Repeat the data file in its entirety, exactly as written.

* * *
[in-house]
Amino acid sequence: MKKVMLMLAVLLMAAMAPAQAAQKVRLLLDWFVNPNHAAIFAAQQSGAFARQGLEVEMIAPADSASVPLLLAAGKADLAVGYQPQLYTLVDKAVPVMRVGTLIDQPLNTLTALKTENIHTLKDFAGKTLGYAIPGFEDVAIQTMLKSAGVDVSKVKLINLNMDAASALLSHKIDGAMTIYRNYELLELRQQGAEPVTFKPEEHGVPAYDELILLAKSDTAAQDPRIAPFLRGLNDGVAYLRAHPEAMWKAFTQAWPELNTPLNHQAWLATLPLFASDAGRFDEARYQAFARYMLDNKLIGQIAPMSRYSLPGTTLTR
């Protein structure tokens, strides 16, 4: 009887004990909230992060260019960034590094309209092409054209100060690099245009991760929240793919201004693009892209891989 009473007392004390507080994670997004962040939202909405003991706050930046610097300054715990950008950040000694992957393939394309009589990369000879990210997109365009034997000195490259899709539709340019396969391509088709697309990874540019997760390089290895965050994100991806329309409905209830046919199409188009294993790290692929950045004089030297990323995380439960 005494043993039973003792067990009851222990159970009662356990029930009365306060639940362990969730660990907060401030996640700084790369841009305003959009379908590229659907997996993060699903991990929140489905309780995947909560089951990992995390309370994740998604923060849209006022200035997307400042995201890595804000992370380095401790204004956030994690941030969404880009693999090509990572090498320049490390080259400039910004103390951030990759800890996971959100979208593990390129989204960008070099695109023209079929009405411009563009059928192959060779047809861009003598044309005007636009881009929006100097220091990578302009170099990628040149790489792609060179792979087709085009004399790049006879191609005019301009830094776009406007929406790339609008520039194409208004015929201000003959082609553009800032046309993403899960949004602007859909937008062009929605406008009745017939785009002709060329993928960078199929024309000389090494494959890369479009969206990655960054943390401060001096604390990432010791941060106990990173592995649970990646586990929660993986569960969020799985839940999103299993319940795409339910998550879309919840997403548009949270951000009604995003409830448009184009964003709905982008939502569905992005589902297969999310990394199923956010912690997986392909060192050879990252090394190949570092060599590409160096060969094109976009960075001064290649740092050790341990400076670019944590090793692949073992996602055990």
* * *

[in-house]
Amino acid sequence: MKKVMLMLAVLLMAAMAPAQAAQKVRLLLDWFVNPNHAAIFAAQQSGAFARQGLEVEMIAPADSASVPLLLAAGKADLAVGYQPQLYTLVDKAVPVMRVGTLIDQPLNTLTALKTENIHTLKDFAGKTLGYAIPGFEDVAIQTMLKSAGVDVSKVKLINLNMDAASALLSHKIDGAMTIYRNYELLELRQQGAEPVTFKPEEHGVPAYDELILLAKSDTAAQDPRIAPFLRGLNDGVAYLRAHPEAMWKAFTQAWPELNTPLNHQAWLATLPLFASDAGRFDEARYQAFARYMLDNKLIGQIAPMSRYSLPGTTLTR
């Protein structure tokens, strides 16, 4: 009887004990909230992060260019960034590094309209092409054209100060690099245009991760929240793919201004693009892209891989 009473007392004390507080994670997004962040939202909405003991706050930046610097300054715990950008950040000694992957393939394309009589990369000879990210997109365009034997000195490259899709539709340019396969391509088709697309990874540019997760390089290895965050994100991806329309409905209830046919199409188009294993790290692929950045004089030297990323995380439960 005494043993039973003792067990009851222990159970009662356990029930009365306060639940362990969730660990907060401030996640700084790369841009305003959009379908590229659907997996993060699903991990929140489905309780995947909560089951990992995390309370994740998604923060849209006022200035997307400042995201890595804000992370380095401790204004956030994690941030969404880009693999090509990572090498320049490390080259400039910004103390951030990759800890996971959100979208593990390129989204960008070099695109023209079929009405411009563009059928192959060779047809861009003598044309005007636009881009929006100097220091990578302009170099990628040149790489792609060179792979087709085009004399790049006879191609005019301009830094776009406007929406790339609008520039194409208004015929201000003959082609553009800032046309993403899960949004602007859909937008062009929605406008009745017939785009002709060329993928960078199929024309000389090494494959890369479009969206990655960054943390401060001096604390990432010791941060106990990173592995649970990646586990929660993986569960969020799985839940999103299993319940795409339910998550879309919840997403548009949270951000009604995003409830448009184009964003709905982008939502569905992005589902297969999310990394199923956010912690997986392909060192050879990252090394190949570092060599590409160096060969094109976009960075001064290649740092050790341990400076670019944590090793692949073992996602055990």